The book sounds well written, researched and presented, however, I’m not sure it is one I care to add to my burgeoning AR reading list. I prefer reading of such content within the framework of the war in which they occurred and your review has me doubting such from this book. Thank you again.

  • Here’s my review, for what it’s worth:

    I didn’t think I would like this book at first. I was afraid it would be somewhat anti-American as it implied that much of the horror of the American Revolution has been whitewashed, with the traditional focus being more on the political struggles than the evils of war. I was also not particularly looking forward to graphic descriptions of torture, rape, destruction, etc. I was wrong on my assumptions…

    I found “Scars of Independence” to be very interesting mostly because it doesn’t cover the same ground as most books on this time period. Sure, luminaries like Washington, Jefferson, Adams, and Franklin are referenced, but the bulk of the book covers the less well-known instances of animosity between Patriots and Loyalists, the wanton destruction of property (in some cases, by the Patriots who then accused the British of the destruction for propaganda purposes), etc.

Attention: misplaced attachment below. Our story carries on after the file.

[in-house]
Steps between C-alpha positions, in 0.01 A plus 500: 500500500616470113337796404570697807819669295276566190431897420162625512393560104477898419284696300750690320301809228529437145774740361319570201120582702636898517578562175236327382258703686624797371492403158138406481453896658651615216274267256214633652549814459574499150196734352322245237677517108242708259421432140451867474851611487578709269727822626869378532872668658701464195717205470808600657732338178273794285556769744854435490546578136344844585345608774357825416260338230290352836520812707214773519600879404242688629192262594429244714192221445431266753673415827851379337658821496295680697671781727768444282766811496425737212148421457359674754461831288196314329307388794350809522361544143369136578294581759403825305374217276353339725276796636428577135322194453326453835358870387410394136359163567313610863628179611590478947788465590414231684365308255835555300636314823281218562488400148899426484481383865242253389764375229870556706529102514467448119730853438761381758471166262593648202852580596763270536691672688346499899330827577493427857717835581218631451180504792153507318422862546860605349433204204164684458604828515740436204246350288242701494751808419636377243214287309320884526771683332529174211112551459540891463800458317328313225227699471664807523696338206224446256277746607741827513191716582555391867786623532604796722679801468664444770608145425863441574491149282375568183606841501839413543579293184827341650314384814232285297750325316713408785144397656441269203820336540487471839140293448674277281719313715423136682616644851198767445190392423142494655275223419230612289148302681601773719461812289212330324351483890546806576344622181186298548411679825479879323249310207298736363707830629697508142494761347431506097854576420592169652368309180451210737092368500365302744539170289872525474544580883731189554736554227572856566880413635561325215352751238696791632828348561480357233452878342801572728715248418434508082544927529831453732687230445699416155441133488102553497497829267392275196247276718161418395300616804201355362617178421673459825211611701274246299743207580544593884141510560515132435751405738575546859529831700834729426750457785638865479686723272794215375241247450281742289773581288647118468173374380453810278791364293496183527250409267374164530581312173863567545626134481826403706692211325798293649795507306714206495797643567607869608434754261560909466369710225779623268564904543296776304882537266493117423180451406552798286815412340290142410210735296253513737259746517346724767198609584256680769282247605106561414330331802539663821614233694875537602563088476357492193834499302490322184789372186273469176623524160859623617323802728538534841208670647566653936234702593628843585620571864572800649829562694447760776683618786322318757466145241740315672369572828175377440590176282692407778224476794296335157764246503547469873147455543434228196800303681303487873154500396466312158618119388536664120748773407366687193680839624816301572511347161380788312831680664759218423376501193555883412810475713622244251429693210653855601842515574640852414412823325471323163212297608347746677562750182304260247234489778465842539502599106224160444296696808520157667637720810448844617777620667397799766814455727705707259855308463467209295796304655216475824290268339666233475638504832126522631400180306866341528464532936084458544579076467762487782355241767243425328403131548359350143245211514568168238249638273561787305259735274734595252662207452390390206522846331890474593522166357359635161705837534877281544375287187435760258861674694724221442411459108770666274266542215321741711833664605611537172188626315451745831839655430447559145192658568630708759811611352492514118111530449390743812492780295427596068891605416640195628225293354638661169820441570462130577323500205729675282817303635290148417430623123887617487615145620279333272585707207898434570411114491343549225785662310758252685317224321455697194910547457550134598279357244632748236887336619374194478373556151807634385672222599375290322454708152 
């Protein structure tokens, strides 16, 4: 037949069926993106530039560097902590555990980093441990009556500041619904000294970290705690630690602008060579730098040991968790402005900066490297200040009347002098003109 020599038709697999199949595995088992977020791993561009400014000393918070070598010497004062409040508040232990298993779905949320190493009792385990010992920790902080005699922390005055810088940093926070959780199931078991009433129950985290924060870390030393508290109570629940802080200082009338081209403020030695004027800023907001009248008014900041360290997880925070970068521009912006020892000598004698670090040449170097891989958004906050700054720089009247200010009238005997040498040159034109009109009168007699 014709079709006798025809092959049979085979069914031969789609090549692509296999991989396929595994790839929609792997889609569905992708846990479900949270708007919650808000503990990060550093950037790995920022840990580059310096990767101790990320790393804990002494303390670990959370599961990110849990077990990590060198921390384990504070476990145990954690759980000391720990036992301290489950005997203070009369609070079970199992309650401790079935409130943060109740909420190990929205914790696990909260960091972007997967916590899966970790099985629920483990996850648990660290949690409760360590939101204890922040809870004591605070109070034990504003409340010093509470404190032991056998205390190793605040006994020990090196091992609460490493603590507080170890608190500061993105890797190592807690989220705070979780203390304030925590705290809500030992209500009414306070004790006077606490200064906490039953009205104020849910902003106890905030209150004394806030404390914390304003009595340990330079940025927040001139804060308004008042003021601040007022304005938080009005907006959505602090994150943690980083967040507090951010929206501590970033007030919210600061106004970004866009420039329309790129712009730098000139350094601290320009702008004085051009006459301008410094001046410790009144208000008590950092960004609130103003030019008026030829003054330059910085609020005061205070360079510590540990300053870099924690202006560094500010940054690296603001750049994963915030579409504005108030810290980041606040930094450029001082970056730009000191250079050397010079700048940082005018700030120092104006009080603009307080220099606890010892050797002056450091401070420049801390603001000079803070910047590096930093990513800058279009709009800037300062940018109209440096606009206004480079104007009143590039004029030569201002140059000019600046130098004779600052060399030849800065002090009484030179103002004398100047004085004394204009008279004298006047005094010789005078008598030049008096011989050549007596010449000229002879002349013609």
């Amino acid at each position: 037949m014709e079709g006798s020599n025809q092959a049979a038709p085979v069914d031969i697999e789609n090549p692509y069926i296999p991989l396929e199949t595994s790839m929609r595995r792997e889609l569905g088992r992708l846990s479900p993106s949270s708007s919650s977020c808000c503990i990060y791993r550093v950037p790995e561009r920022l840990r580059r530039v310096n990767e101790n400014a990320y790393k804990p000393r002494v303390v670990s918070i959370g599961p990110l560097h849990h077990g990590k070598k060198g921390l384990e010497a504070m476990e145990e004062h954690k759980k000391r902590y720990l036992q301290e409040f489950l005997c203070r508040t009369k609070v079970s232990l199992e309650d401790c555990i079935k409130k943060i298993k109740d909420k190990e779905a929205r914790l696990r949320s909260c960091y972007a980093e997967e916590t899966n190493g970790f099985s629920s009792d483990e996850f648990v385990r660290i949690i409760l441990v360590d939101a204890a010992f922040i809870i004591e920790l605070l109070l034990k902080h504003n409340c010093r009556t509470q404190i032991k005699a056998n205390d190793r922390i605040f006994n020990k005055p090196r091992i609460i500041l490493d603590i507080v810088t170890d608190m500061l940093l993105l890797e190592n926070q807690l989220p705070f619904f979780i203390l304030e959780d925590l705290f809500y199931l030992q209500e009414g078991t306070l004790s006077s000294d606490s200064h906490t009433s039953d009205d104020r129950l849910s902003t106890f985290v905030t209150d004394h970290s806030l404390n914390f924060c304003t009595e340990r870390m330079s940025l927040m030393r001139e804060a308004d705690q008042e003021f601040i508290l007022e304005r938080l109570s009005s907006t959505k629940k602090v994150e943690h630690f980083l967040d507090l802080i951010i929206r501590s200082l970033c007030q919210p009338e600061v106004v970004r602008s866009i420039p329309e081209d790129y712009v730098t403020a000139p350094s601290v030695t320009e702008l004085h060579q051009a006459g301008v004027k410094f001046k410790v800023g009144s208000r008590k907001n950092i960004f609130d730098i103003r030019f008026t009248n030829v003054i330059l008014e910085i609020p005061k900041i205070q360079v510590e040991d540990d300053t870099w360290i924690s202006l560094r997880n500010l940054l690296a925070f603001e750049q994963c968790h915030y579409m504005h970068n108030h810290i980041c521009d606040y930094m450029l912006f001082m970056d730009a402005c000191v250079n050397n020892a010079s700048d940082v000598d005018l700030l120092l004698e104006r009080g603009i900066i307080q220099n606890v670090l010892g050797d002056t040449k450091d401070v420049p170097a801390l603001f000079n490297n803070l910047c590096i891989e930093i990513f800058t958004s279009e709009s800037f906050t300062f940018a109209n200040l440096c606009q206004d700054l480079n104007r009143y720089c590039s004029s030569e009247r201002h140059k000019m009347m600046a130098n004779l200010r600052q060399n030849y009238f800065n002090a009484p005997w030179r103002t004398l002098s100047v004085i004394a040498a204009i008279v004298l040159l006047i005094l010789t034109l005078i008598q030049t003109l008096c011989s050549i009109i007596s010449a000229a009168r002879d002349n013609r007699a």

My only real complaint may not ultimately be valid: I received an advance reader’s edition via Library Thing’s Early Reviewer program and I found the images in the book to be too small to really enjoy. This may be taken care of in the “real” edition. But I would like to have been able to read some of the broadsides and cartoons.

    If you’re a fan of this time period, I feel strongly that much of this book will be new to you.


  • I finally got free of Melville and am working on what was wrong with hanging Tories in North Carolina. This morning I wanted to check something not in Holger Hoock’s index so I went to Amazon’s LOOK INSIDE feature. While I was there I saw “Parker” as the author of a review of SCARS OF INDEPENDENCE which I did not write and when I clicked on “Parker” I was told that the review had been “publicly posted by Hershel Parker.” Then I saw that dozens of reviews under “Parker” were also “publicly posted by Hershel Parker.” I called Amazon about the Identity Theft and got someone who promised to pass on my complaint to those who could help. This is more than a little upsetting, for I value my “brand,” and these pieces to not greatly exalt my reputation as a reviewer. Has anyone else experienced this sort of identity theft and, if so, what were you able to do about it?